BM. I mean, yeah. In 14 years you learn a lot, whether you want to or not. I was a little nervous about revisiting Otis after all that time. I didn’t know if I was going to be able to do as good of a job as in DEVIL’S REJECTS, which was just letting go and becoming the character for however long it took to shoot. I didn’t really know how it was going to work. The second day of shooting, I had a mini-monologue to deliver, and I was flubbing the lines for the first couple of takes. Rob was kind of raising an eyebrow, like, dude. I ended up taking a moment and sitting down, trying to be quiet. Eventually I heard a voice say, “Bill, get outta the way. I got this.” It was Otis. He was saying, we don’t need the insecure Hollywood actor worrying about your better side or what the line is, just sit down and I can take it from here. That was the transition. There were no longer all of those concerns and fears and insecurites. Just — “I know how to ride the bike, so give me the bike, and I’ll see you later.”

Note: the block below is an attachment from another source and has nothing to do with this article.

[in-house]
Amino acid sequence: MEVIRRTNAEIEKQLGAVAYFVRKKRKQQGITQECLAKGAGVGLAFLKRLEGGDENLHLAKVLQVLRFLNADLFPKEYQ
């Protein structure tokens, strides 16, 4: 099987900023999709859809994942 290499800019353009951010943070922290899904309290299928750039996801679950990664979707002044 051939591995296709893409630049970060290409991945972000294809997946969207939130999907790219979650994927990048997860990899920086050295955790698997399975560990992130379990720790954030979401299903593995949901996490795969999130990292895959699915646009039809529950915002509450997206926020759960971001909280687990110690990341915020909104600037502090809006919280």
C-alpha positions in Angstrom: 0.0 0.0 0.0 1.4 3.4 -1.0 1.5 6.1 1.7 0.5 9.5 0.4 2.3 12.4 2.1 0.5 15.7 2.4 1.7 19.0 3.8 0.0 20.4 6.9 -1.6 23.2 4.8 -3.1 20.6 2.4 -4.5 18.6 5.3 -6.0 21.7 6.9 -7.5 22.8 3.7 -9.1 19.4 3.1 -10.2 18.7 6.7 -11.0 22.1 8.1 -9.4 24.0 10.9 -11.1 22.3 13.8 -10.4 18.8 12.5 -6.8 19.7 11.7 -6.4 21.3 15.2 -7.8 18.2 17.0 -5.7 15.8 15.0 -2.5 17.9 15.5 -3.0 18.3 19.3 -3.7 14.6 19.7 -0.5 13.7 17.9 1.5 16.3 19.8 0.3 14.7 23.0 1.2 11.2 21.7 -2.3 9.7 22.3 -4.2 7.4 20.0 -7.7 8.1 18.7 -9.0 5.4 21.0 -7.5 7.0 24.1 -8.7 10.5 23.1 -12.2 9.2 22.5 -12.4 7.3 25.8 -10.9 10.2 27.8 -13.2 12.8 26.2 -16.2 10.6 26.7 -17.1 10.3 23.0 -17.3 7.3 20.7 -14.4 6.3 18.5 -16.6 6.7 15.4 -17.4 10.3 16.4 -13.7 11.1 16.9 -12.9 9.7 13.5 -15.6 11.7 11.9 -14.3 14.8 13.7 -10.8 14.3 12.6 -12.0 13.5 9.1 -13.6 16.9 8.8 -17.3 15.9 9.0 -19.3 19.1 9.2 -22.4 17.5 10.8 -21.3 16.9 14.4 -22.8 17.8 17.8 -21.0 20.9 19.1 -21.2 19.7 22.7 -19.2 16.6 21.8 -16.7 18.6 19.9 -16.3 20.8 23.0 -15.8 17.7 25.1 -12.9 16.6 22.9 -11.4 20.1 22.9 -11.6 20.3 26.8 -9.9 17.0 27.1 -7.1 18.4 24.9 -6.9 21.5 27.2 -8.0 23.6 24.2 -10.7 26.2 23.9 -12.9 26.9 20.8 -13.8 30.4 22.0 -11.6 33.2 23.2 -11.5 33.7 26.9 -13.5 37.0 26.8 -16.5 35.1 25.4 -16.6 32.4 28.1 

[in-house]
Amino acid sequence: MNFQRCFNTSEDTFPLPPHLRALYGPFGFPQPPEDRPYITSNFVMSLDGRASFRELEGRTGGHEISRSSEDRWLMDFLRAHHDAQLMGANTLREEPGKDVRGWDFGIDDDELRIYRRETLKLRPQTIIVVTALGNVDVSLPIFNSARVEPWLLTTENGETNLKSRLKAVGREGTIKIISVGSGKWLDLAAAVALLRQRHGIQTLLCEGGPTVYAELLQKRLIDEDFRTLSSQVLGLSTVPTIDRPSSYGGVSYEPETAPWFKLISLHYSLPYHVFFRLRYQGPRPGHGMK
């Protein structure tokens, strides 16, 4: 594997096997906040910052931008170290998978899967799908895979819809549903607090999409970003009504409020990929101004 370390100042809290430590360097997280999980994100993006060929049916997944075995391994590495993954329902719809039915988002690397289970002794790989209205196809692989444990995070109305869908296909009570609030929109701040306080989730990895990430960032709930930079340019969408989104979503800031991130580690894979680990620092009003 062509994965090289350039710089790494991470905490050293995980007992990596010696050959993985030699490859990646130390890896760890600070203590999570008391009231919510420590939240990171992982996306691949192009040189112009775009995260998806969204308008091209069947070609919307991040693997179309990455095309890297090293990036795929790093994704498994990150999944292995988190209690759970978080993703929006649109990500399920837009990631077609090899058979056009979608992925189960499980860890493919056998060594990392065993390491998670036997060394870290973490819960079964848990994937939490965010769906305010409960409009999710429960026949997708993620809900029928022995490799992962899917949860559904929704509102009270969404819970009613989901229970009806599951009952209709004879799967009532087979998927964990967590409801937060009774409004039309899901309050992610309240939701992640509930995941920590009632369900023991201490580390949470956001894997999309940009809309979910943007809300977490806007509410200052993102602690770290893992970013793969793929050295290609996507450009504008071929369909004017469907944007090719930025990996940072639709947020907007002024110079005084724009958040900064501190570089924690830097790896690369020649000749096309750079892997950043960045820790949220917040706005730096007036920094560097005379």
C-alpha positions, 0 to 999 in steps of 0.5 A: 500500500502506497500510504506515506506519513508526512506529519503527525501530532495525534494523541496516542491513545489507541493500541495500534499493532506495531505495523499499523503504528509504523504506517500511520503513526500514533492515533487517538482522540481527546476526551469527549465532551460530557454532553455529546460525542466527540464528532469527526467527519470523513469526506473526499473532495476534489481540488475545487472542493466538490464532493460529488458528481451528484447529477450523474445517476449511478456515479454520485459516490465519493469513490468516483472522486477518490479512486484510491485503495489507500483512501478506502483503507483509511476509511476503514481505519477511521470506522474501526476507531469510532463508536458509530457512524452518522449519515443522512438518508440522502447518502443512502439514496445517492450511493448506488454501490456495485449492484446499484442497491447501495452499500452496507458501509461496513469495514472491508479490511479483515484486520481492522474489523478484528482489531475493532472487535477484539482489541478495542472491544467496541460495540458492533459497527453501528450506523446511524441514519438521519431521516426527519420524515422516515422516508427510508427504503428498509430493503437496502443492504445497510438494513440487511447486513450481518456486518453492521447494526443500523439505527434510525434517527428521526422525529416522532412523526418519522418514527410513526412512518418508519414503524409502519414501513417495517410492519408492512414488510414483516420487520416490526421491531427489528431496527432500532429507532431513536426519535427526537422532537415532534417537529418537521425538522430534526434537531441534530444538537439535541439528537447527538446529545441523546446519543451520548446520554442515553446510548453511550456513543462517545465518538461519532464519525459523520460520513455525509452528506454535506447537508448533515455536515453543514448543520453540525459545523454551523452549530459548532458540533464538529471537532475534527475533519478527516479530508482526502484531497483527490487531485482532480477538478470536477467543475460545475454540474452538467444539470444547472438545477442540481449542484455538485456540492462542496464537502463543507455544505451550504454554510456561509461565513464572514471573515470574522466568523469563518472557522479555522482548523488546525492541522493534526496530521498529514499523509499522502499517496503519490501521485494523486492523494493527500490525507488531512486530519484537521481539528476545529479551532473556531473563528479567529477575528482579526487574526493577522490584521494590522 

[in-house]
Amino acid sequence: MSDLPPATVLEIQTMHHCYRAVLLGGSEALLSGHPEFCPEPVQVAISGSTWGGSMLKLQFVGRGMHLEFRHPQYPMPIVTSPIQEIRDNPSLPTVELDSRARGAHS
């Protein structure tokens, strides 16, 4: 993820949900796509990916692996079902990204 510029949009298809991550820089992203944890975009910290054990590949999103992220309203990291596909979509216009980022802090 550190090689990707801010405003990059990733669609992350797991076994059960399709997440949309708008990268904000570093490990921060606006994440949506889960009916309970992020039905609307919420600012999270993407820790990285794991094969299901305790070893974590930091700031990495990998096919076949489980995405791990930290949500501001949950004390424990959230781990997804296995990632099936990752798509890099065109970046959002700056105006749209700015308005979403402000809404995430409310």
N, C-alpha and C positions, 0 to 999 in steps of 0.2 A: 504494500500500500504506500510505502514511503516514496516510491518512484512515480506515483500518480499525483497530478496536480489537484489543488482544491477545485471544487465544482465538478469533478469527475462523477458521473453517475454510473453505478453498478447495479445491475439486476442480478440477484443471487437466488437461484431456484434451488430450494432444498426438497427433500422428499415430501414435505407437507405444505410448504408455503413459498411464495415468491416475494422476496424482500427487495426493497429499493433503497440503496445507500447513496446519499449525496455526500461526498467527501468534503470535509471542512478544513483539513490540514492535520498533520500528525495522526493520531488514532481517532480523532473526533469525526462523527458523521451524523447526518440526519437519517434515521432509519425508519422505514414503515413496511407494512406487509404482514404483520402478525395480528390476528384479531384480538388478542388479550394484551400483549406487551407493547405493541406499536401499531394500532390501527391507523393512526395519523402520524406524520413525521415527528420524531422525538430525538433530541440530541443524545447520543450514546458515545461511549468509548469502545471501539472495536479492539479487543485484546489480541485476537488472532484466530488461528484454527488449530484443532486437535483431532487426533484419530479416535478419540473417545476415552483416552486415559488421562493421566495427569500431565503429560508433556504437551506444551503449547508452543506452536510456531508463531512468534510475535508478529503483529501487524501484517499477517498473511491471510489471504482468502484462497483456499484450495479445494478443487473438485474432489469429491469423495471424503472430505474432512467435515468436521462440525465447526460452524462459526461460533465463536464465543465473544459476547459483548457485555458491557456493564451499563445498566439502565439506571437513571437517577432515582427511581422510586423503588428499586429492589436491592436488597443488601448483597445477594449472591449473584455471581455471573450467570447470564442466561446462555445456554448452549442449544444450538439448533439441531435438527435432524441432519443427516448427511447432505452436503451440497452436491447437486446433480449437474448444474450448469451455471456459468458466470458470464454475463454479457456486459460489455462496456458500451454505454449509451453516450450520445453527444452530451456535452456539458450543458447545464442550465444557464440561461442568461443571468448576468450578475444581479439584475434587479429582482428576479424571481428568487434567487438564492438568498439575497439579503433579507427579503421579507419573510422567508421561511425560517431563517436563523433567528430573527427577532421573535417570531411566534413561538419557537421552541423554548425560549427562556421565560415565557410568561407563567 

FM. That’s great! It sort of relates to my next question, which… you’ve played so many supporting and cameo characters over the years, but with this one, your character essentially carries the franchise. Without Otis, there is no movie. Did that add to the pressure for you?

BM. No, not really, because it was so familiar. Not only was it Rob and Rob’s script and Sheri [Moon Zombie] and Sid [Haig], it was fun to work with the cinematographer, David Daniel, again — he’d been in the camera department on DEVIL’S REJECTS. I felt very comfortable in front of his cameras. And then of course Wayne Toth, who does the special effects makeup and had done it for a lot of Rob’s stage shows. I’ve known Wayne for a long time. And it didn’t take very long to get back into it, once Otis chased “Actor Bill” out of the way. [laughs] We just got rolling. It was a fun story, it was great to welcome a new character in Richard Brake. He’s also a great actor and a great guy, so we had a lot of fun. We bonded immediately.